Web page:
Abstract: Epithelial cell sheet formation is central to many aspects of vertebrate development and function. For example, it is a major principle of differentiation in embryogenesis and regeneration, enables the compartmentalization of tissues, and is the basis for the maintenance of homeostasis throughout the body. A key characteristic of biologically functional epithelial cell sheets is a clear difference between the top and bottom sides owing to the apicobasal polarity of the cells in the sheet, as seen in the simple polar epithelia. Epithelial cell sheets are formed by cell–cell adhesion conferred by junctional complexes, in particular via tight junctions (TJs), which thus create a paracellular barrier. This review focuses on the apical side of the sheet, which serves as the front line. The apical membranes and TJs of the various tissues have specific characteristics that enable them to function and adapt to their biological context: each system must be robust, but also dynamic and flexible to maintain homeostasis. Here, we describe various apical cytoskeletal structures that are critical to the integrity of epithelial cell sheets. We also discuss the association of apical cytoskeletal networks with TJs, which thus forms a combined system, tentatively termed the TJ–apical complex.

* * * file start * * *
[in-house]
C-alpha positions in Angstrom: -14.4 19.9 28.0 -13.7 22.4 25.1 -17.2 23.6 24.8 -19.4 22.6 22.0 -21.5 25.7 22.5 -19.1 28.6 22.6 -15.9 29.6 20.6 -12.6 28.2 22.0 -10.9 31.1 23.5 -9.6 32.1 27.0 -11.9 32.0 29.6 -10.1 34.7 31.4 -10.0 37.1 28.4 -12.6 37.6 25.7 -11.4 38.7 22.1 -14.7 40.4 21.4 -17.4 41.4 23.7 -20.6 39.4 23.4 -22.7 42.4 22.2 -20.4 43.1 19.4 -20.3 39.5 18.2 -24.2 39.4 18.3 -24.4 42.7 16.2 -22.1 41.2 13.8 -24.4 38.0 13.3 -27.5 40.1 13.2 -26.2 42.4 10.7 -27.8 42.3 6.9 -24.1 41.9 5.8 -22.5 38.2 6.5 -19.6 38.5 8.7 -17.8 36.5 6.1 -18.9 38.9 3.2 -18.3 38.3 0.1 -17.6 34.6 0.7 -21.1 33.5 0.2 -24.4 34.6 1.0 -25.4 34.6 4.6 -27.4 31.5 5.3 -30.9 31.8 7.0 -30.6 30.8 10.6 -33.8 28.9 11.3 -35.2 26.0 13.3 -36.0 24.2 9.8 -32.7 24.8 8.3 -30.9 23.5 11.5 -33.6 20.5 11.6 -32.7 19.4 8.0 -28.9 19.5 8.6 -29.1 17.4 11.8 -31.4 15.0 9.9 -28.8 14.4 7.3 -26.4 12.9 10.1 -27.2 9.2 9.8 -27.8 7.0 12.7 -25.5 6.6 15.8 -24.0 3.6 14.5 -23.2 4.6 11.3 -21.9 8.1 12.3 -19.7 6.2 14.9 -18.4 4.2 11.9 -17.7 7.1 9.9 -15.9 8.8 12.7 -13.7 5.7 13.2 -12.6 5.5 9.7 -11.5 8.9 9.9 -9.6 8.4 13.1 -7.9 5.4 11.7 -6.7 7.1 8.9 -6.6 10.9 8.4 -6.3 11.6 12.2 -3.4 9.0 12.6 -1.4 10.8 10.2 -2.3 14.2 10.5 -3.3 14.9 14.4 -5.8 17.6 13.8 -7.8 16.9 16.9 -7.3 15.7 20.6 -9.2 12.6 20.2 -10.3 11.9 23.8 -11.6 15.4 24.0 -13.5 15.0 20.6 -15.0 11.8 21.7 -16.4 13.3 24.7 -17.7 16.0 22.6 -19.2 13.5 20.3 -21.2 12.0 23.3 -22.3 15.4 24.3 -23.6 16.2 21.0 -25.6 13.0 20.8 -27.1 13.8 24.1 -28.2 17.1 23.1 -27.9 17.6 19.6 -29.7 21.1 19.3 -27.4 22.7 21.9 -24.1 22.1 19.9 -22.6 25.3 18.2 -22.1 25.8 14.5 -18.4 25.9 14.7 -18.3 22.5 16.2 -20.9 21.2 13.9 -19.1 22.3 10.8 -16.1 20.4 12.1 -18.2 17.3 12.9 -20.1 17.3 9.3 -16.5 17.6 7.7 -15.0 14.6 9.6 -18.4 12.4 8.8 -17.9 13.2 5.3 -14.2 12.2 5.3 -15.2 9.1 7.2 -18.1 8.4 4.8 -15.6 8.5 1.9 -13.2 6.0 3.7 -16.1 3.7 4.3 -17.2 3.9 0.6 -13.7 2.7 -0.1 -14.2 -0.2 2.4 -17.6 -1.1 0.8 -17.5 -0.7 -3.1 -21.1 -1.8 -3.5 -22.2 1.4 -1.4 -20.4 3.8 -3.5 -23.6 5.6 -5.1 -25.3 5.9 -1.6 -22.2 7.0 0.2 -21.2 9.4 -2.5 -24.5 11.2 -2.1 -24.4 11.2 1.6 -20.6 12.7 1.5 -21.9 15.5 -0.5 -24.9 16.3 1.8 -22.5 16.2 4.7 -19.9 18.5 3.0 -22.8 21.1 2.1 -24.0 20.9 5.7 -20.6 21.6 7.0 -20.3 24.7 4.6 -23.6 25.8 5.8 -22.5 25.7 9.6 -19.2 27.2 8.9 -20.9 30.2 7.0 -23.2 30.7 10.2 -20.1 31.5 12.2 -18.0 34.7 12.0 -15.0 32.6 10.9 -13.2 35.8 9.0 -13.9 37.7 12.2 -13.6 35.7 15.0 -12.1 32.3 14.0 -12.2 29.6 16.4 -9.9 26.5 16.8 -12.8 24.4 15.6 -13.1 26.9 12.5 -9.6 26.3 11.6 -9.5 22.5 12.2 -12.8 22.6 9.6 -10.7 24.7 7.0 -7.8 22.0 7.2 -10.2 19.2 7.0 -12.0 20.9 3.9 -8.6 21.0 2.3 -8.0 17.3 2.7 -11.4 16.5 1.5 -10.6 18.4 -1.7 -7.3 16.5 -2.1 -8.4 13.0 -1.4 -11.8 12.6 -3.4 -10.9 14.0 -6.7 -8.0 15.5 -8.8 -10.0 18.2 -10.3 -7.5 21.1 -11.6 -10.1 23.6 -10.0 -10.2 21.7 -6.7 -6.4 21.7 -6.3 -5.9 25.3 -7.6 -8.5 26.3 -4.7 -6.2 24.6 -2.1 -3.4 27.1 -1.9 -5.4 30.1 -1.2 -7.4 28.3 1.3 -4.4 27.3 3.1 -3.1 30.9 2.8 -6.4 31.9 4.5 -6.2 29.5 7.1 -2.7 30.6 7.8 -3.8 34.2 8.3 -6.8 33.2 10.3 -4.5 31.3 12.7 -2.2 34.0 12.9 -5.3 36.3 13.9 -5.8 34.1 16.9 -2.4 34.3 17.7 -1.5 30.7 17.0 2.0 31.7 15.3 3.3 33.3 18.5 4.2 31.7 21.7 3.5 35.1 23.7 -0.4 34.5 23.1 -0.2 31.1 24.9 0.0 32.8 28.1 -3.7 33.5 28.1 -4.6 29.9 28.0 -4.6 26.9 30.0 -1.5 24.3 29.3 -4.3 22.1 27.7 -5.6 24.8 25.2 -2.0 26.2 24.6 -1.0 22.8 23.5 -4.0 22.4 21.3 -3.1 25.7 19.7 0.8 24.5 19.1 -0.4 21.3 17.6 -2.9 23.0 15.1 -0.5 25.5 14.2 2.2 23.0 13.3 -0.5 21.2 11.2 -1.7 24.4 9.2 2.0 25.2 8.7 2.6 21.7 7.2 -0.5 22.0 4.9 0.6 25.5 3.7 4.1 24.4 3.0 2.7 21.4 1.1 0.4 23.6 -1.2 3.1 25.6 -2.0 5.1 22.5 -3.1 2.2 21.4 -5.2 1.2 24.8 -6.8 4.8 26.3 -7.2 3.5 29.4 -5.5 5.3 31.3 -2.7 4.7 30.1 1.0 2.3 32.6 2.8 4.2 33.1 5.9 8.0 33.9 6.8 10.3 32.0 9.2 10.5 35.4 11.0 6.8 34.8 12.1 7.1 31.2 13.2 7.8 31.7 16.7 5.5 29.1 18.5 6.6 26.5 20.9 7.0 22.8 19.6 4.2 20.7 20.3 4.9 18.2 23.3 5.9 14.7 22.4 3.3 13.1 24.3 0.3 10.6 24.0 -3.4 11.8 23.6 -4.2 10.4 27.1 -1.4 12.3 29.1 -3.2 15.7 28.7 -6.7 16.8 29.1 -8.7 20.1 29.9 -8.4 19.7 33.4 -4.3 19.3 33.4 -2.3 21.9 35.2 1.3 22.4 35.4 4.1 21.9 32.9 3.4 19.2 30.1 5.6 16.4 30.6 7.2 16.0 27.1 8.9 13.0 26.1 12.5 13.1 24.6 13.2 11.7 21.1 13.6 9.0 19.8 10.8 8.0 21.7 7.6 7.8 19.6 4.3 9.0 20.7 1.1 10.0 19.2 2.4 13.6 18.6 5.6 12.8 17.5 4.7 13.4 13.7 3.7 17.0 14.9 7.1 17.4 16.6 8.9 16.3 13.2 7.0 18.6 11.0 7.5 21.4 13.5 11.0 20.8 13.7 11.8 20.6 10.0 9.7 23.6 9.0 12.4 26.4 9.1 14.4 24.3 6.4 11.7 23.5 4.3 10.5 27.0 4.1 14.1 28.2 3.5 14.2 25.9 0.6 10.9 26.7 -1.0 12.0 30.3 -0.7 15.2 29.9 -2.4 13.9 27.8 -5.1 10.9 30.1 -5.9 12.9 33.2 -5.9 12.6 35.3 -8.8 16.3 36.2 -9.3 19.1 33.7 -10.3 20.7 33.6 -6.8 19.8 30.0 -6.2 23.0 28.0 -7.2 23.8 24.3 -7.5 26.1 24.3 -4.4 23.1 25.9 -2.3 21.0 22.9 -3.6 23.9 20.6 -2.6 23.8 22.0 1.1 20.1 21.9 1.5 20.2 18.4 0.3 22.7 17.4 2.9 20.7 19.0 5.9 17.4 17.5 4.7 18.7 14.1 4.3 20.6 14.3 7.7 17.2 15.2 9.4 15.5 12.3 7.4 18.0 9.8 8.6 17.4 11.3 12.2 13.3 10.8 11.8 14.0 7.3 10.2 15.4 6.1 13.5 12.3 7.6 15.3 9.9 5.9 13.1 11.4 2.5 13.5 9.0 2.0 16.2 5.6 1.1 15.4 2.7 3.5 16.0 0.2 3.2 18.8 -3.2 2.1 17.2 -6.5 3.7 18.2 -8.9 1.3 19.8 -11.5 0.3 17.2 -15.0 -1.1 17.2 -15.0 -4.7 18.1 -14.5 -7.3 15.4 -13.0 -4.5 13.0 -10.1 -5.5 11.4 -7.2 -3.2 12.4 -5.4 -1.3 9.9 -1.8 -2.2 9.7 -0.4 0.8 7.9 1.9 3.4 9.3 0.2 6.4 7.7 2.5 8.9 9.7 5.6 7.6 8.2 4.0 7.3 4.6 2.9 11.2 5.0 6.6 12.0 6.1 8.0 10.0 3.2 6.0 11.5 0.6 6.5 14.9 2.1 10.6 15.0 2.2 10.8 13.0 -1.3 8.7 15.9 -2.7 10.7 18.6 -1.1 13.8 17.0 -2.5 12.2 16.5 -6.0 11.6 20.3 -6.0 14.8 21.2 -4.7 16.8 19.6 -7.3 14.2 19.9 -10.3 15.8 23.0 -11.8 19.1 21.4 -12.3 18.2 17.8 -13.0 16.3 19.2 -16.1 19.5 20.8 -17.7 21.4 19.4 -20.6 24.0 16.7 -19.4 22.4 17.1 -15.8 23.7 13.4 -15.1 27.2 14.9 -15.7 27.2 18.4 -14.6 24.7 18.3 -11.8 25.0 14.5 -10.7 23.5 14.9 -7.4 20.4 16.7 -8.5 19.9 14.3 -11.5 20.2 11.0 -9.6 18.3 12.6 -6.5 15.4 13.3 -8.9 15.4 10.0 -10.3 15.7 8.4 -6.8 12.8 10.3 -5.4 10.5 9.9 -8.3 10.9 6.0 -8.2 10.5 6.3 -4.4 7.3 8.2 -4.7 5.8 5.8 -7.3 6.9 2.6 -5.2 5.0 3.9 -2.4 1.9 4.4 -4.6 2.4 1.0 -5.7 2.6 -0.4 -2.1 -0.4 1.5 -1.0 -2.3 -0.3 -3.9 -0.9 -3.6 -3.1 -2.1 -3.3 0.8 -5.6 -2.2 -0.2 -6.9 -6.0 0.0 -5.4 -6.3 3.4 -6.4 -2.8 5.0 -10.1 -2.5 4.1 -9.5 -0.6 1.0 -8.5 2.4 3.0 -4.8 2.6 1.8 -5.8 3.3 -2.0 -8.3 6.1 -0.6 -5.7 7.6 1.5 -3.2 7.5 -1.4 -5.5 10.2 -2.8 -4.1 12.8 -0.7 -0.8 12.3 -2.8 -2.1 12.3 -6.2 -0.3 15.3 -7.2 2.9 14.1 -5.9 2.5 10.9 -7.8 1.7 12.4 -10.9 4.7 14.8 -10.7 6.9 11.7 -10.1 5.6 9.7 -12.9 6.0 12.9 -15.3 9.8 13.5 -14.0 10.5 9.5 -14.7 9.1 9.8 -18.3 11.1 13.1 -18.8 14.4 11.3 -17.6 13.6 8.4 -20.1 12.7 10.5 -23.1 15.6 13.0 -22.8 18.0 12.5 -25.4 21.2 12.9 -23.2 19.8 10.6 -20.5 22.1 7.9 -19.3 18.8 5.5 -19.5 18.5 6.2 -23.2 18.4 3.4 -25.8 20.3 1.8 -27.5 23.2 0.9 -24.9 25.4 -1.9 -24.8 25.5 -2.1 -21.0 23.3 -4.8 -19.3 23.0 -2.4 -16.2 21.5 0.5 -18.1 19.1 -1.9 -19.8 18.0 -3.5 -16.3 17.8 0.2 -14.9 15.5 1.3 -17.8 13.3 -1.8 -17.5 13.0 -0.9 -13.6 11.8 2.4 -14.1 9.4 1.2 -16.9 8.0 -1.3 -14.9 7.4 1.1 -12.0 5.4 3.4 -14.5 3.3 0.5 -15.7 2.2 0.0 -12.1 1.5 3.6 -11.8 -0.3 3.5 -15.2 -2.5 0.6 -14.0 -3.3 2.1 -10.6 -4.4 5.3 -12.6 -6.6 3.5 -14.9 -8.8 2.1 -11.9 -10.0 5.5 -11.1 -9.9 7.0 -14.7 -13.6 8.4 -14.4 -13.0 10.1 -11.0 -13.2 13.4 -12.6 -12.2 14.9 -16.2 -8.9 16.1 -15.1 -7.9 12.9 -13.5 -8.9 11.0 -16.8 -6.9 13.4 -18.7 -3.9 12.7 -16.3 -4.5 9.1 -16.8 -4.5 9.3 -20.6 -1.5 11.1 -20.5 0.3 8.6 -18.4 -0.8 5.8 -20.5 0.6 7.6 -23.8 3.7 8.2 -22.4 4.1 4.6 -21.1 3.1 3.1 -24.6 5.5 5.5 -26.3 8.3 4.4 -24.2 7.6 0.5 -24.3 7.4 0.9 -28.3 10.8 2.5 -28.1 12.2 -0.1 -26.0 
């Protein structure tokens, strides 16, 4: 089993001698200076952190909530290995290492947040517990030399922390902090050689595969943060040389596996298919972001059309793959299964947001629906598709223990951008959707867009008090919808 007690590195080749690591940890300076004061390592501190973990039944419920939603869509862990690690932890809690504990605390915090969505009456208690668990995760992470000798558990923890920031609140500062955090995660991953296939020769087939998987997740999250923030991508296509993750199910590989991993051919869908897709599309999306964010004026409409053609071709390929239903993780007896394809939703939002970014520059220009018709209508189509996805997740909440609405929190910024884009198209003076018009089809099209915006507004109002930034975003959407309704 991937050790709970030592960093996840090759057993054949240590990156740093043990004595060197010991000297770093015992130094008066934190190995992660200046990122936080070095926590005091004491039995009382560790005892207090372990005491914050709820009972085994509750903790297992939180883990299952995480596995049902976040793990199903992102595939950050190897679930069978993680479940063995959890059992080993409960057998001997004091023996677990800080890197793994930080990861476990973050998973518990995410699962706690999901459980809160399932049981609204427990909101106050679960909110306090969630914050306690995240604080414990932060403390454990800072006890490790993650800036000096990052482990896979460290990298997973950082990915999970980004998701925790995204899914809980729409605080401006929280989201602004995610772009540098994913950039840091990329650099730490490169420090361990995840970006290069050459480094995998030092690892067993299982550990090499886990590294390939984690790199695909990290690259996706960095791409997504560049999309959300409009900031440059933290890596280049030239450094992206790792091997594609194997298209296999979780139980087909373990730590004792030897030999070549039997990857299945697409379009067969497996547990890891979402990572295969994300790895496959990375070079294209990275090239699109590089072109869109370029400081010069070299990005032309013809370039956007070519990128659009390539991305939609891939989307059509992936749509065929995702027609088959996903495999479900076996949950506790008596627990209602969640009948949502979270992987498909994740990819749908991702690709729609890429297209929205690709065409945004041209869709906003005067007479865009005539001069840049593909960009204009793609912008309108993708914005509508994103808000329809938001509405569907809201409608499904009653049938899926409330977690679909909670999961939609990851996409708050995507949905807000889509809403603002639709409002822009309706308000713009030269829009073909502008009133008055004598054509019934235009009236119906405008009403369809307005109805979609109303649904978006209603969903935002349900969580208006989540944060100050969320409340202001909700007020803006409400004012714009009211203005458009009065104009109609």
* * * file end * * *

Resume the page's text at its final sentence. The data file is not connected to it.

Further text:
PubDate: 2017-08-01T16:26:31.988757-05:
      DOI: 10.1111/nyas.13432
       
  • Muscle–bone interactions: movement in the field of mechano–humoral
           coupling of muscle and bone
    • Authors: Christopher P. Cardozo; Zachary A. Graham